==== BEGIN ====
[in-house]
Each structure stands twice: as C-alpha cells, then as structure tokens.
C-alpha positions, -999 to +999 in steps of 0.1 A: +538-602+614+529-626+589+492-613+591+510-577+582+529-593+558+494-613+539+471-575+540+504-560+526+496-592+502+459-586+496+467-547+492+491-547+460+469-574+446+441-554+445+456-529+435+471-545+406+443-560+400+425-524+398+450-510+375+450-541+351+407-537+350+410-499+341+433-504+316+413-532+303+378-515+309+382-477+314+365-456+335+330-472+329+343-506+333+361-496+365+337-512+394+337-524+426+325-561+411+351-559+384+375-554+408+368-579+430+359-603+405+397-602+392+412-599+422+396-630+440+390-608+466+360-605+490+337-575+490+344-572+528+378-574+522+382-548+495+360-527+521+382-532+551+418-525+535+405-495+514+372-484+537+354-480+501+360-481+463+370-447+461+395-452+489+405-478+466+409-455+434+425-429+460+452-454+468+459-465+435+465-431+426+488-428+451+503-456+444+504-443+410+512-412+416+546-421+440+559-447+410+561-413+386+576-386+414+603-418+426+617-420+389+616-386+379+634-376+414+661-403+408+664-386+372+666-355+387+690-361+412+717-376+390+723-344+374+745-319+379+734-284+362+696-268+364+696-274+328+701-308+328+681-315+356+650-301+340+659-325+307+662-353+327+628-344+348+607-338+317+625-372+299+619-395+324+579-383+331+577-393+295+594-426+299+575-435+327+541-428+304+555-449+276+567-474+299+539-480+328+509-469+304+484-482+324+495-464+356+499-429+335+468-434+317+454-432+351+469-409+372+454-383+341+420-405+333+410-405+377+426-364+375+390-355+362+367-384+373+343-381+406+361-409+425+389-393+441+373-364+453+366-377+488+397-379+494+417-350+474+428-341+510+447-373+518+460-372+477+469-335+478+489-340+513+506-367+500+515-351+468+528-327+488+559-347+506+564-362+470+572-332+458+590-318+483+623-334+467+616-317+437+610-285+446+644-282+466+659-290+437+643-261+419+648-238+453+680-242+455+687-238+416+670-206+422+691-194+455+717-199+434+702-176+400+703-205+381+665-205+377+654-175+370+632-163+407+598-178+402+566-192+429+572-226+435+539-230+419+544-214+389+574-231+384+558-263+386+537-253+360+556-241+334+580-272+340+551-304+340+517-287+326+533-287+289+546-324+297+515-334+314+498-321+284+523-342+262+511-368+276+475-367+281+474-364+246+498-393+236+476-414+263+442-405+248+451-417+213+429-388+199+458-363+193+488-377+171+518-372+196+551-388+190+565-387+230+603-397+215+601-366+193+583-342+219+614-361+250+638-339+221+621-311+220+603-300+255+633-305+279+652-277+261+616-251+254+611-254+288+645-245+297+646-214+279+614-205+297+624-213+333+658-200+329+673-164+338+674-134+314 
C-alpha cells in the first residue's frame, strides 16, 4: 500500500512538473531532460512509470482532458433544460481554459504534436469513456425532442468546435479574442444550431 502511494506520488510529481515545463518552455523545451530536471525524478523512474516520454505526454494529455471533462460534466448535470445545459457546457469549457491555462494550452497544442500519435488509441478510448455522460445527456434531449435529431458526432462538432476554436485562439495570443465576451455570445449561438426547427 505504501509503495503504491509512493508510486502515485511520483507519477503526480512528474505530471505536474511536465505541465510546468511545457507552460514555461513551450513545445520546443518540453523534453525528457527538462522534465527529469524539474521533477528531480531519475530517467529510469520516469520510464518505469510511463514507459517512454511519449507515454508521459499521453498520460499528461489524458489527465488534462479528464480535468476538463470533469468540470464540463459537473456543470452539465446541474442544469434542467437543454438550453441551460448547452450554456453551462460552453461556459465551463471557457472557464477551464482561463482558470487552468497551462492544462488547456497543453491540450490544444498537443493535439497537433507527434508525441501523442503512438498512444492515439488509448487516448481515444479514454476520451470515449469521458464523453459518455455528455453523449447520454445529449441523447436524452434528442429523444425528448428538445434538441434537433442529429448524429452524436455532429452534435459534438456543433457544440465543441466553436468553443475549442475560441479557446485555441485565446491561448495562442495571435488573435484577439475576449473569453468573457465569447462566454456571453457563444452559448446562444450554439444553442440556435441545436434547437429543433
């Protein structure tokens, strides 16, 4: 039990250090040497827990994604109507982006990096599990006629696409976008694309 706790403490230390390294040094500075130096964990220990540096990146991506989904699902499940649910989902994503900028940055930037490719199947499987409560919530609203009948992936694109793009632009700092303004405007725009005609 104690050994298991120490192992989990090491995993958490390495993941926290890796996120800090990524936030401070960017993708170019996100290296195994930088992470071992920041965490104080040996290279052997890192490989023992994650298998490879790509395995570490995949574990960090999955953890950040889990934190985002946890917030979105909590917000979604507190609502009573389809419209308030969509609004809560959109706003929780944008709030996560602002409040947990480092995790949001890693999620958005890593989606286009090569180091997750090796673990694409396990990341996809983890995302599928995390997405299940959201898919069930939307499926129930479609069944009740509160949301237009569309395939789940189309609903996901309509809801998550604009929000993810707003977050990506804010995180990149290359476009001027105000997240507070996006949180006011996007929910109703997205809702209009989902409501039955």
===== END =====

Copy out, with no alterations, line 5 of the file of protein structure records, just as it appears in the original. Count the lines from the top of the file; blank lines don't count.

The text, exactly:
């Protein structure tokens, strides 16, 4: 039990250090040497827990994604109507982006990096599990006629696409976008694309 706790403490230390390294040094500075130096964990220990540096990146991506989904699902499940649910989902994503900028940055930037490719199947499987409560919530609203009948992936694109793009632009700092303004405007725009005609 104690050994298991120490192992989990090491995993958490390495993941926290890796996120800090990524936030401070960017993708170019996100290296195994930088992470071992920041965490104080040996290279052997890192490989023992994650298998490879790509395995570490995949574990960090999955953890950040889990934190985002946890917030979105909590917000979604507190609502009573389809419209308030969509609004809560959109706003929780944008709030996560602002409040947990480092995790949001890693999620958005890593989606286009090569180091997750090796673990694409396990990341996809983890995302599928995390997405299940959201898919069930939307499926129930479609069944009740509160949301237009569309395939789940189309609903996901309509809801998550604009929000993810707003977050990506804010995180990149290359476009001027105000997240507070996006949180006011996007929910109703997205809702209009989902409501039955």